There is a lot of discussions in terms of what is an ideal indoor humidity in winter and in the summer.

Truth be told, the humidifier relative percentage setting should be the same in the winter and in the summer.

Target for that 35% to 45% sweet spot.

There is no reason why the humidity settings should be higher in the winter vs. the summer.

Some speculate that indoor air with higher water vapor content is more difficult to heat. That is completely true; air at 40% relative humidity level is harder to heat than air at 30% relative humidity level. This is due to differences in specific heat capacity (measured in Joules per kilogram per degree).

Water has a specific heat capacity of 4,200 J/kg°C and dry air has a specific heat capacity of 1.012 J/kg°C. Indoor air is a mixture of mostly air and some water; if you have more water, that air will be harder to heat.

However, here is the key point:

The difference in specific heat capacity of 30% vs 40% relative humidity levels air is insignificant. You won’t have more than $10 on electric bills during the winter just because you have a lower humidifier setting on your furnace humidifier.

The appropriate and adequate way to set your humidifier is simple:

Just stick to 35%, 40%, or 45% year-round.

Hope this helps.

6 thoughts on “What Should Humidity Be In House In Winter? (30%-60% or 35%-45%)”

  1. In summer we open the windows, if you dont use air conditioning equipment.So its almost impossibe to go lower than 45% with a deshumidifier running 24/7 in a humid part of the country.

    • Hello Roberts, that’s right, with open windows, there is a constant supply of humid air. The low relative humidity air (generated by a dehumidifier) escapes and is replaced by humid air again. When using a dehumidifier, it makes sense to close the windows.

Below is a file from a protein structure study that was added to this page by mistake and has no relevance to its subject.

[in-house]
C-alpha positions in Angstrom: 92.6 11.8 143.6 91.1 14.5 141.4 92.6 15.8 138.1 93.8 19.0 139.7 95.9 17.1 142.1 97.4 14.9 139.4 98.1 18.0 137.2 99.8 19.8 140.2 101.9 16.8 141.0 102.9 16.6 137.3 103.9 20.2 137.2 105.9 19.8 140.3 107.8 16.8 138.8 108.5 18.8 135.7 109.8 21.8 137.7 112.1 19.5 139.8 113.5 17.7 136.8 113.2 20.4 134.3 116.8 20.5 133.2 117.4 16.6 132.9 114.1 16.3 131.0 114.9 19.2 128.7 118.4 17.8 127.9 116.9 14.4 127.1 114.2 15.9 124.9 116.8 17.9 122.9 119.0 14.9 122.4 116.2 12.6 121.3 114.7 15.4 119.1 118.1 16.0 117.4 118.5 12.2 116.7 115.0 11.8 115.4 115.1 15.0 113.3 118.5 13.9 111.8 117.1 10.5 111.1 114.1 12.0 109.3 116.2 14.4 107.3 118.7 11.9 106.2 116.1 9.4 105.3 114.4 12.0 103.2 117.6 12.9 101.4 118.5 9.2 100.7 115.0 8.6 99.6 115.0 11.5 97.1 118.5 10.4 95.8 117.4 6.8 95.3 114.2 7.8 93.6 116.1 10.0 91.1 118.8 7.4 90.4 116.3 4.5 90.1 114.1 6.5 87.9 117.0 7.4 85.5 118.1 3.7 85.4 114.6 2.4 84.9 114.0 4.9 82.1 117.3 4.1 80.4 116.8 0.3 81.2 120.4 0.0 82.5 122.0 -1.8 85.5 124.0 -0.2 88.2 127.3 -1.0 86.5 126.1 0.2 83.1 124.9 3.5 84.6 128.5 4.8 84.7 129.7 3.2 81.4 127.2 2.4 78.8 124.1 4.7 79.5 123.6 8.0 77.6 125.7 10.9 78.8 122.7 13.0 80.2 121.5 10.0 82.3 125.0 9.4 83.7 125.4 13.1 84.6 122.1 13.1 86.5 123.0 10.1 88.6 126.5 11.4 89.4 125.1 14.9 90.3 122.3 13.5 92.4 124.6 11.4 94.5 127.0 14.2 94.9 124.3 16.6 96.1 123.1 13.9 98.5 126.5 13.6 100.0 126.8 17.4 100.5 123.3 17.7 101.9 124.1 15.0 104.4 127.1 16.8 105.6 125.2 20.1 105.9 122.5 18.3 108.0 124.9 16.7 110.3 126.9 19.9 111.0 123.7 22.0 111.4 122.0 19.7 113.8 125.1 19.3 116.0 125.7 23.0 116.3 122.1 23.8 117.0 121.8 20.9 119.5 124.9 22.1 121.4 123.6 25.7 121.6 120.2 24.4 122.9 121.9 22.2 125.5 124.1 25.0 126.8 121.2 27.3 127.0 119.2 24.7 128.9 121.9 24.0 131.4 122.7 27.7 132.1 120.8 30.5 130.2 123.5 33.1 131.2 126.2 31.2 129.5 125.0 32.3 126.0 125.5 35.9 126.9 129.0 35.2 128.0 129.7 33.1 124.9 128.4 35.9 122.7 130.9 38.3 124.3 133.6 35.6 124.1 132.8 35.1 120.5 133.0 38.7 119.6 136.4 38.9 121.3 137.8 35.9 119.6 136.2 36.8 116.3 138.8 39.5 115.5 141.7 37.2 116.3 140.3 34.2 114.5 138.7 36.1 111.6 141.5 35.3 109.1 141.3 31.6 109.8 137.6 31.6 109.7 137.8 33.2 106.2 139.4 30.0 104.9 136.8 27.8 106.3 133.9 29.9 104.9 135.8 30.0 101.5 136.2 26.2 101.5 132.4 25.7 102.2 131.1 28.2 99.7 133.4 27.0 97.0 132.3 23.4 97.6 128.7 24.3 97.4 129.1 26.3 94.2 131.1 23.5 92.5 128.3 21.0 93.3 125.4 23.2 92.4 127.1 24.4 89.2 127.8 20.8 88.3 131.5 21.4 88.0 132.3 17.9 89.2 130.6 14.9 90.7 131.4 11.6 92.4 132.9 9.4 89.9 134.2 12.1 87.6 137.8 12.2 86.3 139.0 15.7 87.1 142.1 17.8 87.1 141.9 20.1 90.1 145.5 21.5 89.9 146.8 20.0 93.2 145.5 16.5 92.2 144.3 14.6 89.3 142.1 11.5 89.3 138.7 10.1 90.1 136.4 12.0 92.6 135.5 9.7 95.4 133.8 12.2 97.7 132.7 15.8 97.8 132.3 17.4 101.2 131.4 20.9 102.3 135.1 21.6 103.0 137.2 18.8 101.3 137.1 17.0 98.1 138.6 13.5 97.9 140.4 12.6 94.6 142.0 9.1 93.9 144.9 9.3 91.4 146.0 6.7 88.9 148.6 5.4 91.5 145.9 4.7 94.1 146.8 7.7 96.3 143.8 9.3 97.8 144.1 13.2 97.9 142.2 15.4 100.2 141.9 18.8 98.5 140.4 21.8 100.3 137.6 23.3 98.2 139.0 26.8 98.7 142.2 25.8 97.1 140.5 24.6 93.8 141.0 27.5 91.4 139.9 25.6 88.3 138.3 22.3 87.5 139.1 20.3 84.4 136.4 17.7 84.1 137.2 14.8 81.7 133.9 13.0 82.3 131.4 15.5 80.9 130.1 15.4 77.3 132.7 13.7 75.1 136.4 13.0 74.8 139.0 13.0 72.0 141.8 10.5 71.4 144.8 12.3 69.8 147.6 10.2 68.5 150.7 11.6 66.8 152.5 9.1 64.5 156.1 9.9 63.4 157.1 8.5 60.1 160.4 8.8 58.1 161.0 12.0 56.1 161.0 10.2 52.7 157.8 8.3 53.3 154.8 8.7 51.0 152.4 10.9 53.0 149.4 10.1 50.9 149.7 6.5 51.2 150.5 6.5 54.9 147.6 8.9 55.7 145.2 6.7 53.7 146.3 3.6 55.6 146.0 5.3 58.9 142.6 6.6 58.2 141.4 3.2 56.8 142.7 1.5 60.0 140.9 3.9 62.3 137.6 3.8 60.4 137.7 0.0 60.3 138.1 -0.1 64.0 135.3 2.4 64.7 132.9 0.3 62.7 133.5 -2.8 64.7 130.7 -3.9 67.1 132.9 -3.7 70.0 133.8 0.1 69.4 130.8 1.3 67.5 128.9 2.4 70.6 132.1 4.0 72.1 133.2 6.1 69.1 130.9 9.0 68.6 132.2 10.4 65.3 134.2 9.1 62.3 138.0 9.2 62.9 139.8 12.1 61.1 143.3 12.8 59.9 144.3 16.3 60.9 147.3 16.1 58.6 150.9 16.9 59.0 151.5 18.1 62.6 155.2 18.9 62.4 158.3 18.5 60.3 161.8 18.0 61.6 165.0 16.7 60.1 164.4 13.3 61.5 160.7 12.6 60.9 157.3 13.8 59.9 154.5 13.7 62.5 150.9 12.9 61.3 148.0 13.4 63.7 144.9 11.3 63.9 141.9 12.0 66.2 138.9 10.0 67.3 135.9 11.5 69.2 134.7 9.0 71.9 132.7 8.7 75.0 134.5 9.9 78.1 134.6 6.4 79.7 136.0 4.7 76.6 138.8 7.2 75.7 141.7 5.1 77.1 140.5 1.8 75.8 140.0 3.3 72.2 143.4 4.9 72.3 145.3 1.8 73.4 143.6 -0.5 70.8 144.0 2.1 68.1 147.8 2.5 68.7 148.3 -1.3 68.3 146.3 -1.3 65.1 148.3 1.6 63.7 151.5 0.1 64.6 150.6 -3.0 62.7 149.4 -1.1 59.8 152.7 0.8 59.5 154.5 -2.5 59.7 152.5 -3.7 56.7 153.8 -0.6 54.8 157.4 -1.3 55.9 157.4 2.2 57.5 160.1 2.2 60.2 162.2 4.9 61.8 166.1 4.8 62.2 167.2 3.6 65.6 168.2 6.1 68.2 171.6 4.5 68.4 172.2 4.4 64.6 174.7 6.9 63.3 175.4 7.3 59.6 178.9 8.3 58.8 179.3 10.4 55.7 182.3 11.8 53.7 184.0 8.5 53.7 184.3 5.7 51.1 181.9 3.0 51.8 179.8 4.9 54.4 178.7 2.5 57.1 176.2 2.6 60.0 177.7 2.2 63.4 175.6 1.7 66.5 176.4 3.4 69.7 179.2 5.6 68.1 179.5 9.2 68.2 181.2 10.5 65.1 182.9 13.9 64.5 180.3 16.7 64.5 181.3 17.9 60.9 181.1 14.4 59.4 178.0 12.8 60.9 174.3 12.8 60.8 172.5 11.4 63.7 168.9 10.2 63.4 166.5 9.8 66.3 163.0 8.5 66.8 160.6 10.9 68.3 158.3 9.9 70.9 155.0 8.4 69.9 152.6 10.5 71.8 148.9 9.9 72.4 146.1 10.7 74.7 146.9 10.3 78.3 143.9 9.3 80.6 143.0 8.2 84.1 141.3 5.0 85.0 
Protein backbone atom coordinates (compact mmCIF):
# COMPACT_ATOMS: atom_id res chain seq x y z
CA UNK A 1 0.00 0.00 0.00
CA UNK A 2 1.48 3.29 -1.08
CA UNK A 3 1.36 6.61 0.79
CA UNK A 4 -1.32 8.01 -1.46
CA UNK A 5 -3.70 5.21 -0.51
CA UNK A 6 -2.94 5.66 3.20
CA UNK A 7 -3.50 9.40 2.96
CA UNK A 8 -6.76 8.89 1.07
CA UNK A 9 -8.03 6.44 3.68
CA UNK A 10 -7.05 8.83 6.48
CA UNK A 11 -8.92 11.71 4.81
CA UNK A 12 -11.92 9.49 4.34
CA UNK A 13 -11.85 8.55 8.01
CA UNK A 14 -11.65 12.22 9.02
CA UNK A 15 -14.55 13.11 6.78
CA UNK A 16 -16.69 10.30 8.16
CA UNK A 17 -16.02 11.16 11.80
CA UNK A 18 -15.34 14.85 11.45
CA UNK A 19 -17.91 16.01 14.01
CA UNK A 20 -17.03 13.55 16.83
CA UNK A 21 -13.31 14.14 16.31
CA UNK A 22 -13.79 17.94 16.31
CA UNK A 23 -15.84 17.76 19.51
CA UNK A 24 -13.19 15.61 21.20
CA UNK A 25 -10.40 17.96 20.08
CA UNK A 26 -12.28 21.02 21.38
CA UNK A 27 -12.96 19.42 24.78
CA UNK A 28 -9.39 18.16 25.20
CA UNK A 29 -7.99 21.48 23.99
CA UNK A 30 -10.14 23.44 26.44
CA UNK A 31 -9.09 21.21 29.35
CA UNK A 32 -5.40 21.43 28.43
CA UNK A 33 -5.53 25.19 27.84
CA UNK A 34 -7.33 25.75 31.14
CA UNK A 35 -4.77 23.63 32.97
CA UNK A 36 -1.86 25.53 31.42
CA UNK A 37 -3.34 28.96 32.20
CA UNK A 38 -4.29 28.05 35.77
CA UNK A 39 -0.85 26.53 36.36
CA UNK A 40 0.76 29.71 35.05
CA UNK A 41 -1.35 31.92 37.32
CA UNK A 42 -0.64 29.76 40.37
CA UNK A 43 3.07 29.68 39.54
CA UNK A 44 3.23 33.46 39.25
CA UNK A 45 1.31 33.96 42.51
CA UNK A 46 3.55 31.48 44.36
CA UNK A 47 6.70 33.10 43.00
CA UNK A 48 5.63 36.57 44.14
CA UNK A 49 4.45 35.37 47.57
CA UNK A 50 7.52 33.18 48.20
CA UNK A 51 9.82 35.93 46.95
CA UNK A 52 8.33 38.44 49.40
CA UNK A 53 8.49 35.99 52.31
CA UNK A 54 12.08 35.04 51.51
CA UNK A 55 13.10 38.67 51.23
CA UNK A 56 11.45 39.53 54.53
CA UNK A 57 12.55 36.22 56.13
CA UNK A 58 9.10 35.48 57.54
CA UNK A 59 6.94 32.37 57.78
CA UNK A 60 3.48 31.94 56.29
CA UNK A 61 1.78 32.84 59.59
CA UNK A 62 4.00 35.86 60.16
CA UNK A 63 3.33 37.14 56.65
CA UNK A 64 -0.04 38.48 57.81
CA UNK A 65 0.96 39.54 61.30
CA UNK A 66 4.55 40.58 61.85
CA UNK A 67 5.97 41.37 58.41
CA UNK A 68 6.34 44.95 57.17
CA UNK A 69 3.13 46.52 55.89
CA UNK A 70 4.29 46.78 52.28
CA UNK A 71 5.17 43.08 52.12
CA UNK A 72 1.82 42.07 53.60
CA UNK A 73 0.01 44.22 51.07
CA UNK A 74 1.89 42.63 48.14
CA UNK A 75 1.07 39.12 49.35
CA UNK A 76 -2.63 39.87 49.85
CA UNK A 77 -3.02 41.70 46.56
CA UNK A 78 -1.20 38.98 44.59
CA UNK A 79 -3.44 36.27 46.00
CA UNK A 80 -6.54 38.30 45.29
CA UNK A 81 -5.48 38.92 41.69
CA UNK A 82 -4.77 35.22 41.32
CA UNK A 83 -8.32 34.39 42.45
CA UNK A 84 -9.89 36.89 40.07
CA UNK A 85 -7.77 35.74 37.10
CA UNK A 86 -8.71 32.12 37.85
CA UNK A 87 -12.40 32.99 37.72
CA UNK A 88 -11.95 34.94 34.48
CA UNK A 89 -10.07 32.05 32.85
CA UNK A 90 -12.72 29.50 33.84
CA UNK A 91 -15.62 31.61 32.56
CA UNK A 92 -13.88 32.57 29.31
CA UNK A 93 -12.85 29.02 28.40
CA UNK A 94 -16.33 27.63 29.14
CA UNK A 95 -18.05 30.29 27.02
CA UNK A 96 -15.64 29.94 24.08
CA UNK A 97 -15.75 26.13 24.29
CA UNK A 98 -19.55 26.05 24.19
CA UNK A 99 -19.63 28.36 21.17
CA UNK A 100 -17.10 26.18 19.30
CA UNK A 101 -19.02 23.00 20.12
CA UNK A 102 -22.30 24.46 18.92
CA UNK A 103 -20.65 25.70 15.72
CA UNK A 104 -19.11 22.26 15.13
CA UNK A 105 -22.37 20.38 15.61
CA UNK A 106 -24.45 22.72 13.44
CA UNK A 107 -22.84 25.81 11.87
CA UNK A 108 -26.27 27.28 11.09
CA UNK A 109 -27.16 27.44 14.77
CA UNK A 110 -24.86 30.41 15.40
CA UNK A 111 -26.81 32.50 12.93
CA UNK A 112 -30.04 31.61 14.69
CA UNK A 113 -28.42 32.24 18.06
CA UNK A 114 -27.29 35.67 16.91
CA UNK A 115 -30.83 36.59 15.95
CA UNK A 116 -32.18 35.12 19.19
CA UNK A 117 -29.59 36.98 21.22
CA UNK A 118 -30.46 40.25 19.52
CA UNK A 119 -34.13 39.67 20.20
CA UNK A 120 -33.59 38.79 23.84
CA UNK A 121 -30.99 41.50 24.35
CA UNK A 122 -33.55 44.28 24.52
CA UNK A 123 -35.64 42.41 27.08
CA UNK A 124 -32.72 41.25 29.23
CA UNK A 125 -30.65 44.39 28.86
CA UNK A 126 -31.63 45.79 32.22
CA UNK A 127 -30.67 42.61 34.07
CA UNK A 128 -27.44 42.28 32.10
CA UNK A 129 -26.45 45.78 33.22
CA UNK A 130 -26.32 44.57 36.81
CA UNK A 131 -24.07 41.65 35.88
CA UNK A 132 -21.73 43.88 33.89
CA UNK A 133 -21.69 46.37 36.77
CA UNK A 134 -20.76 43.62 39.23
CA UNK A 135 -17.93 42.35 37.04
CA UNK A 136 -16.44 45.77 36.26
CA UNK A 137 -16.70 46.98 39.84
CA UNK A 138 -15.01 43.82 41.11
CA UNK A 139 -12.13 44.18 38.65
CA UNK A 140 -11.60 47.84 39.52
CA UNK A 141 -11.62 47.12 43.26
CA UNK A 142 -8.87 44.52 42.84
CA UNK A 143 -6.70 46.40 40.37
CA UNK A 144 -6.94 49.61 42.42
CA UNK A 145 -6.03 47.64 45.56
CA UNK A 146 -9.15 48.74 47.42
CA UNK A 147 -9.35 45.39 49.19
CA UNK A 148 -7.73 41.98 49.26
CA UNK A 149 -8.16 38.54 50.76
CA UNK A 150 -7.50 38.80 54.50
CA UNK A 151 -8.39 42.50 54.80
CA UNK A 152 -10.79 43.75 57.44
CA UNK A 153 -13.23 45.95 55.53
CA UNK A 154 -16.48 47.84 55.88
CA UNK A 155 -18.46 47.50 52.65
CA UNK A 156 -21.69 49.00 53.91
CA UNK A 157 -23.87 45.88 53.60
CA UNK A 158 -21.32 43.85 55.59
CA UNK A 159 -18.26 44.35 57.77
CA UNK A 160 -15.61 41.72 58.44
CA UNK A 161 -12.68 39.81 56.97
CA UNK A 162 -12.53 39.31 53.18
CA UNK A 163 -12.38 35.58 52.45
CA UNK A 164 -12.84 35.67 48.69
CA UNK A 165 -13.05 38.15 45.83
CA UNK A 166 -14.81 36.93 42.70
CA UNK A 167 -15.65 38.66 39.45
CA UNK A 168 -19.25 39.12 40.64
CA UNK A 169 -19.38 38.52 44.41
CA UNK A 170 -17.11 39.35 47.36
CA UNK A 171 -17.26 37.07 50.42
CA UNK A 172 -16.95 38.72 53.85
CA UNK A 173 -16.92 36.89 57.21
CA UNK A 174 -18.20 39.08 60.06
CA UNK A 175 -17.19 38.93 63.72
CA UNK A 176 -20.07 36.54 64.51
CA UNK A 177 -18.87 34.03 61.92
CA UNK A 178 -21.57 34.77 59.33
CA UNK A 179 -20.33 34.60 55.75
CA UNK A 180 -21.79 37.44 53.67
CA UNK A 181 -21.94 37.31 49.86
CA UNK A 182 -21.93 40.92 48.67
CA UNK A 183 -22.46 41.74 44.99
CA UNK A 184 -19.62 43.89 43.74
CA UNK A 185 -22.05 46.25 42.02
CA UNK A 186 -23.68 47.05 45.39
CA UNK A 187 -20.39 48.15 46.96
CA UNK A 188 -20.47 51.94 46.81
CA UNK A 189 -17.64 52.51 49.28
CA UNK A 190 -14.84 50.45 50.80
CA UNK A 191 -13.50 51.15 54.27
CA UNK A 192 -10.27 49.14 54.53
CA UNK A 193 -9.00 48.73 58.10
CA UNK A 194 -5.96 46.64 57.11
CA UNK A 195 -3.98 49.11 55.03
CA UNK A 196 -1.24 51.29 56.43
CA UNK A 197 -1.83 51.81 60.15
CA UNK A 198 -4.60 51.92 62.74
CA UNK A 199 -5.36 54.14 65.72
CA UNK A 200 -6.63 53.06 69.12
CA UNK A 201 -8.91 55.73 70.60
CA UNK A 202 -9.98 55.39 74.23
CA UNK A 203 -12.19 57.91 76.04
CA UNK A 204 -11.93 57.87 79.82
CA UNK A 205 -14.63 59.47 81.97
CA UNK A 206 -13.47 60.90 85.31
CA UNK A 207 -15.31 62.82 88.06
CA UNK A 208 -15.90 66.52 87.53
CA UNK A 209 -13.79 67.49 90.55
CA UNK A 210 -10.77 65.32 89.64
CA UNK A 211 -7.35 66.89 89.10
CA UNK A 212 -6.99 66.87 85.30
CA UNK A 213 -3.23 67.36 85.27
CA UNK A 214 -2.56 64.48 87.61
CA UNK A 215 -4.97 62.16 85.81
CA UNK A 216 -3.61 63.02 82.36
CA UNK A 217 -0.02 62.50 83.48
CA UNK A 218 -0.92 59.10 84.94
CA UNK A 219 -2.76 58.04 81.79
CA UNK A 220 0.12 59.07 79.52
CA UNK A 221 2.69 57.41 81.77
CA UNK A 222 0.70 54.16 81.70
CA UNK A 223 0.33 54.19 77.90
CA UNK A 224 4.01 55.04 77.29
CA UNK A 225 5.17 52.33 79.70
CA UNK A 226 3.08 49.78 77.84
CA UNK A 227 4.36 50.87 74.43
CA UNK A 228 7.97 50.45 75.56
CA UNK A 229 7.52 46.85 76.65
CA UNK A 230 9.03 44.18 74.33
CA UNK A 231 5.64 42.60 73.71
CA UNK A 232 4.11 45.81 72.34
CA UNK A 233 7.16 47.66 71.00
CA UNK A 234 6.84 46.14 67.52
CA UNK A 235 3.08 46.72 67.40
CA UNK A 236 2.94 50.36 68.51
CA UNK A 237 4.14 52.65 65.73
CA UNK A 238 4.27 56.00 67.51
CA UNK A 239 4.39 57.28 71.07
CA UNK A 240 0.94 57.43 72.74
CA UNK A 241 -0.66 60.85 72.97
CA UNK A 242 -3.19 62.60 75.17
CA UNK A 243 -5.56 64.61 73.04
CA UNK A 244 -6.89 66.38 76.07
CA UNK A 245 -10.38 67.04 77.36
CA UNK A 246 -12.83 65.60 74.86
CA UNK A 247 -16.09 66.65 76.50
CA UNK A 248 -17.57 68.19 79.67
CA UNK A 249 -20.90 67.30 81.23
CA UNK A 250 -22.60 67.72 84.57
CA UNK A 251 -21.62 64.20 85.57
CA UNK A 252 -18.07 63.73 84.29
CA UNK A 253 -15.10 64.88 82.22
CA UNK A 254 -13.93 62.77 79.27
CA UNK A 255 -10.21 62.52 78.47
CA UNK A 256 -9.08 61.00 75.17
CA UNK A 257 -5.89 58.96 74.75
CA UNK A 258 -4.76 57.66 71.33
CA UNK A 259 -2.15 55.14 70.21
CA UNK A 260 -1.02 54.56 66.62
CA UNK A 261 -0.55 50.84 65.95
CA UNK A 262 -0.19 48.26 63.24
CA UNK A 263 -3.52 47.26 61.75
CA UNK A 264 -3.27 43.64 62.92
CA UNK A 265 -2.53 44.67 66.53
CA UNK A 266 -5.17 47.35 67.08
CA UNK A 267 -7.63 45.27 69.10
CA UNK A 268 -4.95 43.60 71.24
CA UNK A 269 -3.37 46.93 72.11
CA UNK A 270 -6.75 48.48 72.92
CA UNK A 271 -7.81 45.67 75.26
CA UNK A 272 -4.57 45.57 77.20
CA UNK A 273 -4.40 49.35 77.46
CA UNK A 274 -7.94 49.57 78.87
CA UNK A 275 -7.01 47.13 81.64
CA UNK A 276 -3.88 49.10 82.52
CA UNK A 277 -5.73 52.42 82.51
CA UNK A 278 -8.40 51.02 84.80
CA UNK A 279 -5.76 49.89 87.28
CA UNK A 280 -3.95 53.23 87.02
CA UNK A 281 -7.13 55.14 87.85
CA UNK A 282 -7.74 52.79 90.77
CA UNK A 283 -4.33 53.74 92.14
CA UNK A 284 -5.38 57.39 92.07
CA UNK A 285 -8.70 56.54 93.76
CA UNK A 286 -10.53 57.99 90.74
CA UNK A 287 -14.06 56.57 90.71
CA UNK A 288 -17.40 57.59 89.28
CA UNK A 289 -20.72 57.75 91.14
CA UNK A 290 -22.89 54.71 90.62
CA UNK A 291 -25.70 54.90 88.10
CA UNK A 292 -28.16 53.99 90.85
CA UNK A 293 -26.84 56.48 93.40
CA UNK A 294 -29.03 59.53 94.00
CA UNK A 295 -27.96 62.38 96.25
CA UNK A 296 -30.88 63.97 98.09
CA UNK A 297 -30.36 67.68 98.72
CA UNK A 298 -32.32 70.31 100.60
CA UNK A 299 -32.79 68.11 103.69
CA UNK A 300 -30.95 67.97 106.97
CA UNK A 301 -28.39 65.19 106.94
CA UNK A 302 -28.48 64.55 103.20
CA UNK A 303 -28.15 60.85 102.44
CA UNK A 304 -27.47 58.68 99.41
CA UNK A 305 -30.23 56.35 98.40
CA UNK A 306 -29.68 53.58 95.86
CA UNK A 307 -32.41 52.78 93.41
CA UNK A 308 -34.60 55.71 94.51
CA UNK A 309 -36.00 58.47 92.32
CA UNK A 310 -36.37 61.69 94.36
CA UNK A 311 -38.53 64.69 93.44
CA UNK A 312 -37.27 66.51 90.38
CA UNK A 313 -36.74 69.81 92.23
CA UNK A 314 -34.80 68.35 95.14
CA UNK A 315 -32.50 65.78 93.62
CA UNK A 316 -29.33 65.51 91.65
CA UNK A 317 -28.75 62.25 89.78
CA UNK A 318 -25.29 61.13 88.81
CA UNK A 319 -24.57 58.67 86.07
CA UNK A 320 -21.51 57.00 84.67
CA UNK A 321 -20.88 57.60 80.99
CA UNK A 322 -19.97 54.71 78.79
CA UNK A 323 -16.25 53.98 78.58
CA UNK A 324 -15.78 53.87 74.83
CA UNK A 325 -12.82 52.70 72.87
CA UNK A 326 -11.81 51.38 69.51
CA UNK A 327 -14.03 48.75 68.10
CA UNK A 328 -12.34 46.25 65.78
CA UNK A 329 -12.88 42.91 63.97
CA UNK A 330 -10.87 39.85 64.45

2. We installed a new HVAC /dehumidifier system . The unit only blows WARM air for 6 to 7 minutes then turns off in seconds the air is cold and uncomfortable . It comes back on about every ten minutes. The temperature is set at 74 and humidity is 36%. My old system was comfortable at 74. Any suggestions?

    • This is a classic case of an oversized unit. What you’re probably experiencing is HVAC unit short cycling. Is this unit bigger than the old system? In the case of an HVAC system short cycling, the set temperature is achieved before the humidity setting is achieved. The solution may be quite complicated; it’s best to call an HVAC guy for an on-site evaluation. Hope this helps.

  3. When I place humidifier on 35%, I soon get condensation on my windows; specifically on the windows on the second level of my home in Michigan. Should I open a window or two to decrease the humidity; keeping the humidifier on 35%?? My home feels a lot cooler when at 25%-30% humidity……. Thank you

    • Hello Robyn, water moisture will condense on colder windows. If the relative humidity outdoors is lower than indoors, opening a window will decrease the indoor relative humidity levels. The problem here seems to be that there is a localized humidity level near the humidifier that’s a lot higher than 35%; in this case, you will see condensation. Maybe you can focus mist from the humidifier in another direction (away from the window). Maybe that helps.